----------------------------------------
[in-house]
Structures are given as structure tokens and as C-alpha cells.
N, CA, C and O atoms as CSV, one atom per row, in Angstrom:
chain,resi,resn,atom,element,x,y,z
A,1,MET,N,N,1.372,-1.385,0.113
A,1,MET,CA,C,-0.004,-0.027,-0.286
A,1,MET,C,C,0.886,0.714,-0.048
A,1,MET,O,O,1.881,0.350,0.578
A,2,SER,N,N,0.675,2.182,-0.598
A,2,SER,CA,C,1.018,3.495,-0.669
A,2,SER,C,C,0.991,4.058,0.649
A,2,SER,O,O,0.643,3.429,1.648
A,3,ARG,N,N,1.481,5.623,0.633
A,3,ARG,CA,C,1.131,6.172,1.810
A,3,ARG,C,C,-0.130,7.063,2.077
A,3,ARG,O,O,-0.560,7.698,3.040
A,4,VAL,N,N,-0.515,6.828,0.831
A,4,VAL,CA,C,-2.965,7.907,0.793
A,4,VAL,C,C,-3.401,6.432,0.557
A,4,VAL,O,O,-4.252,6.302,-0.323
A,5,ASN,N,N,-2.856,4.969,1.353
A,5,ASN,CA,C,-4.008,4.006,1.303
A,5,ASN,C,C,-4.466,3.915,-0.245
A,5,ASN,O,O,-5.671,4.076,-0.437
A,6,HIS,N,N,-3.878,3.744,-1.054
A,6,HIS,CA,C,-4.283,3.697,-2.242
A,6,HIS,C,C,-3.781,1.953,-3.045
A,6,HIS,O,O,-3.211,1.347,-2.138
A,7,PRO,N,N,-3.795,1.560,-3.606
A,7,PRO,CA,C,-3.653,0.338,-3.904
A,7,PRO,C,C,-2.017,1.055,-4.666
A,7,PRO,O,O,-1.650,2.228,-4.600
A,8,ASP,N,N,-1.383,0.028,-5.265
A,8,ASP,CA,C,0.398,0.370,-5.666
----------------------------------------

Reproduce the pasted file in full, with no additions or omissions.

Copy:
[in-house]
Structures are given as structure tokens and as C-alpha cells.
N, CA, C and O atoms as CSV, one atom per row, in Angstrom:
chain,resi,resn,atom,element,x,y,z
A,1,MET,N,N,1.372,-1.385,0.113
A,1,MET,CA,C,-0.004,-0.027,-0.286
A,1,MET,C,C,0.886,0.714,-0.048
A,1,MET,O,O,1.881,0.350,0.578
A,2,SER,N,N,0.675,2.182,-0.598
A,2,SER,CA,C,1.018,3.495,-0.669
A,2,SER,C,C,0.991,4.058,0.649
A,2,SER,O,O,0.643,3.429,1.648
A,3,ARG,N,N,1.481,5.623,0.633
A,3,ARG,CA,C,1.131,6.172,1.810
A,3,ARG,C,C,-0.130,7.063,2.077
A,3,ARG,O,O,-0.560,7.698,3.040
A,4,VAL,N,N,-0.515,6.828,0.831
A,4,VAL,CA,C,-2.965,7.907,0.793
A,4,VAL,C,C,-3.401,6.432,0.557
A,4,VAL,O,O,-4.252,6.302,-0.323
A,5,ASN,N,N,-2.856,4.969,1.353
A,5,ASN,CA,C,-4.008,4.006,1.303
A,5,ASN,C,C,-4.466,3.915,-0.245
A,5,ASN,O,O,-5.671,4.076,-0.437
A,6,HIS,N,N,-3.878,3.744,-1.054
A,6,HIS,CA,C,-4.283,3.697,-2.242
A,6,HIS,C,C,-3.781,1.953,-3.045
A,6,HIS,O,O,-3.211,1.347,-2.138
A,7,PRO,N,N,-3.795,1.560,-3.606
A,7,PRO,CA,C,-3.653,0.338,-3.904
A,7,PRO,C,C,-2.017,1.055,-4.666
A,7,PRO,O,O,-1.650,2.228,-4.600
A,8,ASP,N,N,-1.383,0.028,-5.265
A,8,ASP,CA,C,0.398,0.370,-5.666